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Last Modified: May 2, 2023

Utah Uninsured Motorist Laws

Getting in an accident with an uninsured vehicle could add some difficulties to your claim. Our Utah car accident attorneys listed the Utah laws pertaining to uninsured vehicles to help understand how these can affect your claim:

What is considered an uninsured vehicle?

auto insurance sign on storefront Utah law considers five types of vehicles as uninsured. A vehicle:

  1. with no insurance at all;
  2. with less insurance on it than required by Utah law;
  3. that leaves the scene of the accident and cannot be identified;
  4. covered by insurance, but the insurance company denies for 60 days or more that it covers it;
  5. covered by insurance, but the insurance company dissolves before or after the accident.

What does Utah require for uninsured insurance coverage?

Utah law requires drivers to carry Uninsured Motorist Coverage (UM). The amount covered by this policy must match the normal liability coverage on the driver’s policy. However, the driver can choose to waive this coverage or have a smaller amount than the law requires. To do so, a driver must sign “an acknowledgment form that:

  1. is filed with the department;
  2. is provided by the insurer;
  3. waives the higher coverage;”
  4. explains the purpose of uninsured motorist coverage; and
  5. states how much-added cost the uninsured coverage would cost.

How do I know if I am covered by an uninsured policy?

Utah law considers the following people covered by the uninsured policy:

  • the person named on the policy,
  • relatives who live with the insured person including a common-law spouse, and
  • any passengers in the insured car.

Your policy will also cover you if you are driving a new or replacement vehicle that the insurance company includes in its policy.

What time constraints does the law put on me?

You have up to three years from the accident to pursue any legal action against an insurance company. But you cannot begin the legal process until one of these three things occurs:

  1. 60 days pass from the time you show the insurance company proof of all your losses,
  2. the insurance company waives the need to show proof of loss, or
  3. the insurance company rejects your claim for the full amount.

However, sometimes waiting until one of these things occurs will cause serious problems for you. In this case, you can show this to the court and it will speed up the process.

How will I be compensated for my injuries from an uninsured driver?

If you are hit by an uninsured vehicle you can seek compensation for “bodily injury, sickness, disease, or death” (Utah law). If you have an uninsured insurance policy, then it will cover injuries up to the limit purchased. If you do not have this policy, then you will have to try to use the other parts of your insurance policy, which may not be enough to cover all of your costs. If an uninsured vehicle hits you while you’re walking, then your uninsured policy will cover the injuries. Sometimes you may be hit while you are in a car not owned by you or a family member. In this case, Utah law allows for you to use the uninsured policy from the car you’re in, as well as your own car. However, usually, Utah law does not allow you to use more than one insurance policy to cover your damages. After the accident with an uninsured driver, you can make a claim with your insurance company. It can then offer you an amount for how much it will compensate you for your damages up to the limit you purchased. If you feel the amount is unfair or will not cover all of your injuries, then you can use an attorney to help you resolve the disagreement. Utah law allows you to resolve it through arbitration or litigation. Each method has its own set of rules, including a written demand with very specific details. If your loved one died as a result of an uninsured driver, you can seek compensation for you and your family on the deceased person’s behalf.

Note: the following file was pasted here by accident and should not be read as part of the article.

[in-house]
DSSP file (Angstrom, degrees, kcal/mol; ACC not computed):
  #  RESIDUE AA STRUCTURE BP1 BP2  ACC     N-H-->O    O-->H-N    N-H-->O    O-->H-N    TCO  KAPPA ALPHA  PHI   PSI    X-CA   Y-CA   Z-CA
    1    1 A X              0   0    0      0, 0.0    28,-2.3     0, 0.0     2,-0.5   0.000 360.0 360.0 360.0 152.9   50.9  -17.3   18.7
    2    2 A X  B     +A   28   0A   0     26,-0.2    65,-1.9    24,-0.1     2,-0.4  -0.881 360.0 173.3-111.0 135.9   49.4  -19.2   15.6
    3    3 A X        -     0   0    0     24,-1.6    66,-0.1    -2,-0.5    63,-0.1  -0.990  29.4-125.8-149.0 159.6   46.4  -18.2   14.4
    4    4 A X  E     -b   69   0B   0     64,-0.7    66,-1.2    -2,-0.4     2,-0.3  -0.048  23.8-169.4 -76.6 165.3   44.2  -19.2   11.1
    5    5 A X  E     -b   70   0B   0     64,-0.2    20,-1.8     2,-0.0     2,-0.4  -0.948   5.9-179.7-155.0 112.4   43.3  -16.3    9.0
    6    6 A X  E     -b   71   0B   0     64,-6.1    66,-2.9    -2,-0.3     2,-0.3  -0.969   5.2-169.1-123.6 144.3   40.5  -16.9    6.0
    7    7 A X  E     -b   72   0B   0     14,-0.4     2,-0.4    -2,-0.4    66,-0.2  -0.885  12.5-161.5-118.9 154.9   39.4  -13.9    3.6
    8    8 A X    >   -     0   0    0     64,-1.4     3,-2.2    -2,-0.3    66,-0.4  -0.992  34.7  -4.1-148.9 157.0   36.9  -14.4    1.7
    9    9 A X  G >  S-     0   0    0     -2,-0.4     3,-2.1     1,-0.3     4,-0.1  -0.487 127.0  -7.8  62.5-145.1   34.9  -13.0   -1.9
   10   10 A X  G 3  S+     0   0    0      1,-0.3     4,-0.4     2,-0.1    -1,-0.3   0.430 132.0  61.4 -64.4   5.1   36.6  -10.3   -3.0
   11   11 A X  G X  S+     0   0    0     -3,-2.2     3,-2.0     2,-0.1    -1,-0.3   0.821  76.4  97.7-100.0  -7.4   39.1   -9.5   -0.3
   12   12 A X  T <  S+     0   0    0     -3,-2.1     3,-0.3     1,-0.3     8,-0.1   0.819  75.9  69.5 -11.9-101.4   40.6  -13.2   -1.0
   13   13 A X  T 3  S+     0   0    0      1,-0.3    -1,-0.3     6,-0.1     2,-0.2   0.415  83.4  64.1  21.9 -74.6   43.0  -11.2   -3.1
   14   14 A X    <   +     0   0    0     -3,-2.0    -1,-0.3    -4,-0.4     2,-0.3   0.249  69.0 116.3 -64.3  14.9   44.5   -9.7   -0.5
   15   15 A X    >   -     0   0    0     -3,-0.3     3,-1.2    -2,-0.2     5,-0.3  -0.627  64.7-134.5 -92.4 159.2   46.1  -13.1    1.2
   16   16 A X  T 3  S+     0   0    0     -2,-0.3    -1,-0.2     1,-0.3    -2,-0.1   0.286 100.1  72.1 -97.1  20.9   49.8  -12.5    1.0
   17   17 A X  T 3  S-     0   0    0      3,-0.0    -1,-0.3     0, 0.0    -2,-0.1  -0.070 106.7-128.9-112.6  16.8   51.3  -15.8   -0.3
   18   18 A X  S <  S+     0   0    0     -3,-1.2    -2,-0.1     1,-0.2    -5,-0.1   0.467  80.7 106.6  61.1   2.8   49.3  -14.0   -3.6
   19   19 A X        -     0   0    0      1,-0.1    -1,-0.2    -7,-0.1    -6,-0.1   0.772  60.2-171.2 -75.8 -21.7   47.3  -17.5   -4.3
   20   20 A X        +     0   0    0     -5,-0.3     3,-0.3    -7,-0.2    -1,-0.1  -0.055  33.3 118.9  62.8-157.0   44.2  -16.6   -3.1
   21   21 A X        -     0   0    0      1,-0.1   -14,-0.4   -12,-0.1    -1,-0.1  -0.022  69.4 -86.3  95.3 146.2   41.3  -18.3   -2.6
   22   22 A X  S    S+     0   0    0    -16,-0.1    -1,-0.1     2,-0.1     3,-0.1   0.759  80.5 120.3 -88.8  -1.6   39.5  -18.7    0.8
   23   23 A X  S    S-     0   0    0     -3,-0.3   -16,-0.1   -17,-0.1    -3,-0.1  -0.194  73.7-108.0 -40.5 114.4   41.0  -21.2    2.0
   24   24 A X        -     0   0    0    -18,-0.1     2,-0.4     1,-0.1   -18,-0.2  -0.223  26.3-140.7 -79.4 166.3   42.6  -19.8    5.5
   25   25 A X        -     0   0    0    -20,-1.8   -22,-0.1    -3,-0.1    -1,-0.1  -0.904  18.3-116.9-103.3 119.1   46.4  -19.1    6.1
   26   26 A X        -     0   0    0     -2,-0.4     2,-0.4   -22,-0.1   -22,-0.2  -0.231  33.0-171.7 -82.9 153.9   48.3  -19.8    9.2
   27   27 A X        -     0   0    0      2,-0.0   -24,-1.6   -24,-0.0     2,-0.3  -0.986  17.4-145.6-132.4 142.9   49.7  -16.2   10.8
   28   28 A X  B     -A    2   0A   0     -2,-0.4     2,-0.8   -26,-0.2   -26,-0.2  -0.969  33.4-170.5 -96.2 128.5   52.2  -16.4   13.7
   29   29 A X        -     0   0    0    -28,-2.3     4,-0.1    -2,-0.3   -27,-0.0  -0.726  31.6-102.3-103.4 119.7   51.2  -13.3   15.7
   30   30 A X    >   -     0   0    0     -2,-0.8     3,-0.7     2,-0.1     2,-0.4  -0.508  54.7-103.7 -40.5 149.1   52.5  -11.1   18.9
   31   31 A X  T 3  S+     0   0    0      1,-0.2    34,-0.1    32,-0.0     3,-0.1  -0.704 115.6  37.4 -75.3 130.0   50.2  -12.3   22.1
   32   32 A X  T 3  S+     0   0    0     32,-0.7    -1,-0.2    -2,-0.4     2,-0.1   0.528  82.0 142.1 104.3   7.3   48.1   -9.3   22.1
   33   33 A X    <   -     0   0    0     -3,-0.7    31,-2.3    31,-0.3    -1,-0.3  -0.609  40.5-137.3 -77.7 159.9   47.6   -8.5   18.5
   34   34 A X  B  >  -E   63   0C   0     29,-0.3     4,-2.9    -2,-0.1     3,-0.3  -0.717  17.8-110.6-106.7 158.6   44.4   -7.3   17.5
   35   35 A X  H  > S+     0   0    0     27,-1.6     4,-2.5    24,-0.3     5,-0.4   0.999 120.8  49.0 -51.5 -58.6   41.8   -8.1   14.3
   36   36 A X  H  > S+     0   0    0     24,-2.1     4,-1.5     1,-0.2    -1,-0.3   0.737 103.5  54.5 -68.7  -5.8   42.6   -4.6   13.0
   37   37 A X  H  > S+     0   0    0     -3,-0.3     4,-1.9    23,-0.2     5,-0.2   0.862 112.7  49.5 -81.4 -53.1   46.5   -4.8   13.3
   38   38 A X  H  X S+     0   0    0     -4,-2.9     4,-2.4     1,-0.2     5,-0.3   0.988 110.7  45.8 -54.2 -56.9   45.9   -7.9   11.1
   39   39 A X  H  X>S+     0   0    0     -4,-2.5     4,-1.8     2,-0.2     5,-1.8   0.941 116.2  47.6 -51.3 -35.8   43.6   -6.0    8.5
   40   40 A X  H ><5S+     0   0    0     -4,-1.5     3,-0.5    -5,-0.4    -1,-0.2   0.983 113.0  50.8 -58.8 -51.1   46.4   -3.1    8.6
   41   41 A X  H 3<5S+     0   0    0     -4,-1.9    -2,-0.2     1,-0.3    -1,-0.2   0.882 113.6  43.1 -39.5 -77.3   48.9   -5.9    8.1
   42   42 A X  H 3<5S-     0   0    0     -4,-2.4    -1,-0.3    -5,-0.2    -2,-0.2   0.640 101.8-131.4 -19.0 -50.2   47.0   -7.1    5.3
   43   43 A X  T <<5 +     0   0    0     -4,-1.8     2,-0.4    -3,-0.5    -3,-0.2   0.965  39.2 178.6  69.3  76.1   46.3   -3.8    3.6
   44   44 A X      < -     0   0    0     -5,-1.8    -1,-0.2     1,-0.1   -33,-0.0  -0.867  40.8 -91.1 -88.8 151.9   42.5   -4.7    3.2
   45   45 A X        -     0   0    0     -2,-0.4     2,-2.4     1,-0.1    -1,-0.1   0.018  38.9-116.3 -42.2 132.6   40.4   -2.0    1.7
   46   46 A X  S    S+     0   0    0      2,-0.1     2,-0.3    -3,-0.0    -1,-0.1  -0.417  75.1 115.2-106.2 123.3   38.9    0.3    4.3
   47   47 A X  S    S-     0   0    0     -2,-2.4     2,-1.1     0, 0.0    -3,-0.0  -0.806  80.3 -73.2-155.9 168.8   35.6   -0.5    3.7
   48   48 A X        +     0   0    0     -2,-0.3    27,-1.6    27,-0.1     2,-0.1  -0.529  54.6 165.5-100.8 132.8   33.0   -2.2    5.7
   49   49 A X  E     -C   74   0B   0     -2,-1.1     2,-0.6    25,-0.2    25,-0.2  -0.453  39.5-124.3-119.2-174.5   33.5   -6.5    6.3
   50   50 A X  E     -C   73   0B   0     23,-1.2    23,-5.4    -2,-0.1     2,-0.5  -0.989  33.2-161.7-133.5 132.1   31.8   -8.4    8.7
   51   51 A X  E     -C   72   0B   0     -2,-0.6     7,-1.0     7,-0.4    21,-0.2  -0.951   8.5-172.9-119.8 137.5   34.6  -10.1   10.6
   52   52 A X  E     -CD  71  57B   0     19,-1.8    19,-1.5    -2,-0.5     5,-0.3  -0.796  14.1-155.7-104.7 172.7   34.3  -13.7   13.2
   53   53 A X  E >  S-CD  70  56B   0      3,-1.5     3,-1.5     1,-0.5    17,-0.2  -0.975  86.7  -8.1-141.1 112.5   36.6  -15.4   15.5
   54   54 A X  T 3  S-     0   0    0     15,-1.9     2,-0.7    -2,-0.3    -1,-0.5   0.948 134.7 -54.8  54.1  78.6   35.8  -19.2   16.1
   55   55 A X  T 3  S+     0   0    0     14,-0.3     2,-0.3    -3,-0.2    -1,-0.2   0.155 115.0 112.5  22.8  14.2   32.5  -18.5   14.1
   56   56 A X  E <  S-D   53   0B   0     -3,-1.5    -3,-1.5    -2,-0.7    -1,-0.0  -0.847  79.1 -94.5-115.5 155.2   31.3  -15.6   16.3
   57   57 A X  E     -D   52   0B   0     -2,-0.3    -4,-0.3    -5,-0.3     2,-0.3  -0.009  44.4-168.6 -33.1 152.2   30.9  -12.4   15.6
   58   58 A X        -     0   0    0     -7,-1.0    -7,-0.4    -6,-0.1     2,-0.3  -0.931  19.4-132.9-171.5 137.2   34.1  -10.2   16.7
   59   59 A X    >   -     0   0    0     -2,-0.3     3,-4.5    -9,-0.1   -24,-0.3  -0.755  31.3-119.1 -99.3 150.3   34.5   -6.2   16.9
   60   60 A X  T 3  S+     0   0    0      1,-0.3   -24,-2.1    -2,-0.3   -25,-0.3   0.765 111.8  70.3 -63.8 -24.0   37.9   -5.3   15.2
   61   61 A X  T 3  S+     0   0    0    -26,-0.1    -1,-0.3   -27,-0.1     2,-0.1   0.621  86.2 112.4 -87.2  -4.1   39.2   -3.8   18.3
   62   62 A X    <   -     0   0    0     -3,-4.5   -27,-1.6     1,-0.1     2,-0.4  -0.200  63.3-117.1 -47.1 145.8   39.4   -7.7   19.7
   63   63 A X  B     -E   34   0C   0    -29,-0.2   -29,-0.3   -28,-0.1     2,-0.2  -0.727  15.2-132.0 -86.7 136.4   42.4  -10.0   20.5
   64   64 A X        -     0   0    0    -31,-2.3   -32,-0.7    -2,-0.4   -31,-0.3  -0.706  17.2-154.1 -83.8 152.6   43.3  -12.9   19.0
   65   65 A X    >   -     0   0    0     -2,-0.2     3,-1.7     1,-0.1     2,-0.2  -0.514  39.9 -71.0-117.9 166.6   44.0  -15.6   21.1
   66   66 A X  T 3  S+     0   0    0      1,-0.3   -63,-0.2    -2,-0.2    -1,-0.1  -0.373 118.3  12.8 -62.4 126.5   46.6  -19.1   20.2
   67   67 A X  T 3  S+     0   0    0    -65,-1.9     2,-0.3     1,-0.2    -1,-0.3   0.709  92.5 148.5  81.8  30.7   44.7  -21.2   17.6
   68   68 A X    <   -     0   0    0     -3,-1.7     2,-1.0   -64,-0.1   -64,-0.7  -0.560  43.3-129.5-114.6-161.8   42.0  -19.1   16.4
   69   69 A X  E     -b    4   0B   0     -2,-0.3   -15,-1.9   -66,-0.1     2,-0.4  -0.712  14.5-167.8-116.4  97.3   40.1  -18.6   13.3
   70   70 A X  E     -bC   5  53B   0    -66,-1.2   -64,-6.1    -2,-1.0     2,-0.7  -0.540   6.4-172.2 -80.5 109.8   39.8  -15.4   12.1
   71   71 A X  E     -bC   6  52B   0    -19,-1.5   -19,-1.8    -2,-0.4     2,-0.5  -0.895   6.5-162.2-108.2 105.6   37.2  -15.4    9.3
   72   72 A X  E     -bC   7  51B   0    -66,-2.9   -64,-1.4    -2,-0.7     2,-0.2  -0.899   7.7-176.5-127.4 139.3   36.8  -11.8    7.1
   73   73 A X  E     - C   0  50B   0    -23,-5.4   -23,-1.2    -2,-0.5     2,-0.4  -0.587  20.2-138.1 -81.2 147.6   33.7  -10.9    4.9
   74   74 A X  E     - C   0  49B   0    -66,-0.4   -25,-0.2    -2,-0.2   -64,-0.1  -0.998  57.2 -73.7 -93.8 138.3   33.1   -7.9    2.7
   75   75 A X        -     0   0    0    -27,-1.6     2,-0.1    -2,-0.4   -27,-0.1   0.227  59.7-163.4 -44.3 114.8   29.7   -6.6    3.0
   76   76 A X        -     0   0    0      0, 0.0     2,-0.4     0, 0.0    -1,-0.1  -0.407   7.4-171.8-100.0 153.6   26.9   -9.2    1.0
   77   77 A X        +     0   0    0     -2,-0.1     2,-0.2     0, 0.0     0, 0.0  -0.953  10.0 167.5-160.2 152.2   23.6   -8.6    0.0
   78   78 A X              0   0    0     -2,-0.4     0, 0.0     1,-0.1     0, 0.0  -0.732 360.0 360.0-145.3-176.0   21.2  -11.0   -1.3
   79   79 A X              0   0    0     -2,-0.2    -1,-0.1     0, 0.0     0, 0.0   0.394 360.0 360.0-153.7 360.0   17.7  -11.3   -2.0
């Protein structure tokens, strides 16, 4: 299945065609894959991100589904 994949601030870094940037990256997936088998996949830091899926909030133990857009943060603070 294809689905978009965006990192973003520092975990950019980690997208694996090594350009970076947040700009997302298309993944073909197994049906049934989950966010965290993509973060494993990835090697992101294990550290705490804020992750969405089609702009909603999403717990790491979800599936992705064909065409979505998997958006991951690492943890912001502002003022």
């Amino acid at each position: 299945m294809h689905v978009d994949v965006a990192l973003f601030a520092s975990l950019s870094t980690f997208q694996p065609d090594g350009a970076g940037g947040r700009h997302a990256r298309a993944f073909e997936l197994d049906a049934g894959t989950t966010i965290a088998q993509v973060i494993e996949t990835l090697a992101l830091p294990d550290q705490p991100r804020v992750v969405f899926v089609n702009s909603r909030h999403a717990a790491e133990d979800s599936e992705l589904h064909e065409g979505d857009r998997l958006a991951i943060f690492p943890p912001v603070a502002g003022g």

What other laws should I be aware of?

Occasionally, an unknown vehicle causes an accident. You may be involved in that accident even though the unknown vehicle never touched your own vehicle. In this case, you must provide “clear and convincing evidence” beyond your own testimony that this vehicle caused your accident. You can also potentially receive compensation for property damage caused by an uninsured vehicle. However, specific rules apply as to when and how much you can receive. A driver without insurance cannot receive the benefits of the other driver’s no-fault coverage.

Contact Us

As you can see, laws surrounding uninsured vehicles are confusing and complex. This process may become very difficult and frustrating, especially without an experienced attorney to guide you through this process. Please call us at (801) 506-0800 to set up a free consultation so that we can help you with your uninsured accident claim. To read more, visit our article on uninsured motorist accidents.

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